begotten by an incubus on a witch; but this, as I have elsewhere proved,” is not wholly beyond the bounds of credibility, at least the vulgar still believe it. We have the separated notions of a spirit, and of a witch; (and spirits, according to Plato, are vested with a subtile body; according to some of his followers, have different sexes ;) therefore, as from the distinct apprehensions of a horse and of a man, imagination has formed a centaur, So from those of an incubus and a sorceress, Shakspeare has produced his monster. Whether or no his generation can be defended, I leave to philosophy; but of this I am certain that the poet has most judiciously furnished him with a person, a language, and a character, which will suit him, both by father's and mother's side: he has all the discontents and malice of a witch, and of a devil, besides a convenient proportion of the deadly sins; gluttony, sloth, and lust, are manifest: the dejectedness of a slave is likewise given him, and the ignorance of one bred up in a desert island. His person is monstrous, as he is the product of unnatural lust; and his language is as hobgoblin as his person : in all things he is distinguished from other mortals.---The characters of Fletcher are poor and narrow, in comparison of Shakspeare's; I remember not one which is not borrowed from him, unless you will except that strange mixture of a man in THE KING AND No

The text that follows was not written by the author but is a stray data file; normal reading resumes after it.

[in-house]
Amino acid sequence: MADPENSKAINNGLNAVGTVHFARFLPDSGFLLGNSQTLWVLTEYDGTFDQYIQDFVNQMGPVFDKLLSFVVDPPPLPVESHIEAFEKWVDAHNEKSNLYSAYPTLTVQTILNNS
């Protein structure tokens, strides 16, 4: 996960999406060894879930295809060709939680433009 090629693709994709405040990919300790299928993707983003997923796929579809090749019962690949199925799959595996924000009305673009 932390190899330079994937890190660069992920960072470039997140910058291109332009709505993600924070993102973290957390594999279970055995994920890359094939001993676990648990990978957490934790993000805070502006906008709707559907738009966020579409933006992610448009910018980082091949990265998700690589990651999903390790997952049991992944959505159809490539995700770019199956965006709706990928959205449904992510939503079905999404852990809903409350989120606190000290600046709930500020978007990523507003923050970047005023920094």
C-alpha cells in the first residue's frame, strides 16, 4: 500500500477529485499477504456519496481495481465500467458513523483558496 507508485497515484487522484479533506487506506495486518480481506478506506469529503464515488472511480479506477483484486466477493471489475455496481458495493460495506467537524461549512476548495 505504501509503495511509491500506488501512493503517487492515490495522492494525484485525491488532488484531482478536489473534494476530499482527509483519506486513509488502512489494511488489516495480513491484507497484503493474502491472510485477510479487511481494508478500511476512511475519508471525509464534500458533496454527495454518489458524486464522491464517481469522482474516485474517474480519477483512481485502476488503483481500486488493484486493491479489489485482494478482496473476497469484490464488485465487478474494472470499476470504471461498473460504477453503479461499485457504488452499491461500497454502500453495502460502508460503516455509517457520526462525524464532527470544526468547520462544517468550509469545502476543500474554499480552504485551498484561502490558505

2 See the Essay on Heroick Plays, p. 216.

KING: so that in this part Shakspeare is generally worth our imitation; and to imitate Fletcher is but to copy after him who was a copier.